In his time as state schools superintendent, John Barge has heard plenty of criticism of the Common Core standards.
However, Barge touted the teaching methods he saw on a visit to Blandford Elementary School last week as an example that Georgia’s curriculum standards are working.
“If we could get the Common Core naysayers here, seeing what the teachers are doing here and what they’re teaching in the classroom, that’s the Common Core,” Barge said. “The Common Core’s not some evil takeover. It’s getting kids to think differently — not just memorize, but to be able to apply what they learn to solve problems. That’s what you saw a lot going on here, is teachers teaching children how to solve problems.”
Blandford was the only school in Effingham County Barge visited. He said it was part of his pledge to visit every school district in the state while he was in office.
BES principal Harriett Snooks gave Barge a tour of the school, joined by Effingham County Schools Superintendent Randy Shearouse and school board Chairman Lamar Allen. Along the way, Barge talked with children in the hallways and read students’ writing pieces displayed on bulletin boards.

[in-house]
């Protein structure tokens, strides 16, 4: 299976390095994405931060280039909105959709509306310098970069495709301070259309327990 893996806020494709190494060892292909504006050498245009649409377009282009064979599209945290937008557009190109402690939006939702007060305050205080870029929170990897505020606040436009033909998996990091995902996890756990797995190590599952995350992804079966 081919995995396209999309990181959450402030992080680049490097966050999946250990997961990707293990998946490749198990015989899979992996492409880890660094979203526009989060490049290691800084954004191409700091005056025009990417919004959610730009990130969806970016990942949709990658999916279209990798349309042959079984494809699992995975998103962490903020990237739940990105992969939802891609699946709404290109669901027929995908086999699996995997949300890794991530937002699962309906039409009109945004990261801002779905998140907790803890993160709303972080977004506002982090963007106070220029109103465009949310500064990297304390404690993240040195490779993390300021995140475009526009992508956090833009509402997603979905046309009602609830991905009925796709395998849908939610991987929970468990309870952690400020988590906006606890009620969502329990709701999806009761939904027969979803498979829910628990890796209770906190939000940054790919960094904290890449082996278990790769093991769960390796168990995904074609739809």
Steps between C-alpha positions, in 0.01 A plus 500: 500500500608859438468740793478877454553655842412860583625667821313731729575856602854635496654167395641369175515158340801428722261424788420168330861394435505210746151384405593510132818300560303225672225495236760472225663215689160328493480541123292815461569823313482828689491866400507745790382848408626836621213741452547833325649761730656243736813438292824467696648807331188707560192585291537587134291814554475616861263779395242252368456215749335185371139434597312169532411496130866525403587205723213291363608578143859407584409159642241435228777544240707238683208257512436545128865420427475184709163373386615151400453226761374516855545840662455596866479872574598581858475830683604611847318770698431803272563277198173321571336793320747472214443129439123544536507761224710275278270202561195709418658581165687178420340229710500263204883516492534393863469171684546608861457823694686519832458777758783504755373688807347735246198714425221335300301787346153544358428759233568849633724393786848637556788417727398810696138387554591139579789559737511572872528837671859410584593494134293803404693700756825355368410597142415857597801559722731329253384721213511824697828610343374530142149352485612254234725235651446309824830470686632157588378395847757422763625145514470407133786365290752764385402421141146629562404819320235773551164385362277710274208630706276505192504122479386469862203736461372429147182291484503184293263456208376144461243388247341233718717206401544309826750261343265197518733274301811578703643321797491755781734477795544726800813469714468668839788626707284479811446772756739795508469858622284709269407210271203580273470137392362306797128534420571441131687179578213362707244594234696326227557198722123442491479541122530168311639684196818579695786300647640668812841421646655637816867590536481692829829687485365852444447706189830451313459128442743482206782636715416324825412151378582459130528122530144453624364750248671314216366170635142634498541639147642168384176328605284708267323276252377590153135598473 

Barge observed several classrooms, including one using the iRead program. The school system purchased iRead, a diagnostic reading program for kindergarten-second grade students.
Barge surprised many with his decision to bypass a second bid for state schools superintendent and instead run for governor. He lost in the Republican primary.
Barge visited BES just days before the general election. He was hesitant to speculate on the biggest challenges his successor will face.
“That’s kind of tough to say, because a lot of that will depend on how the governor’s race comes out,” he said. “The candidates for governor have two very different views and visions when it comes to education.”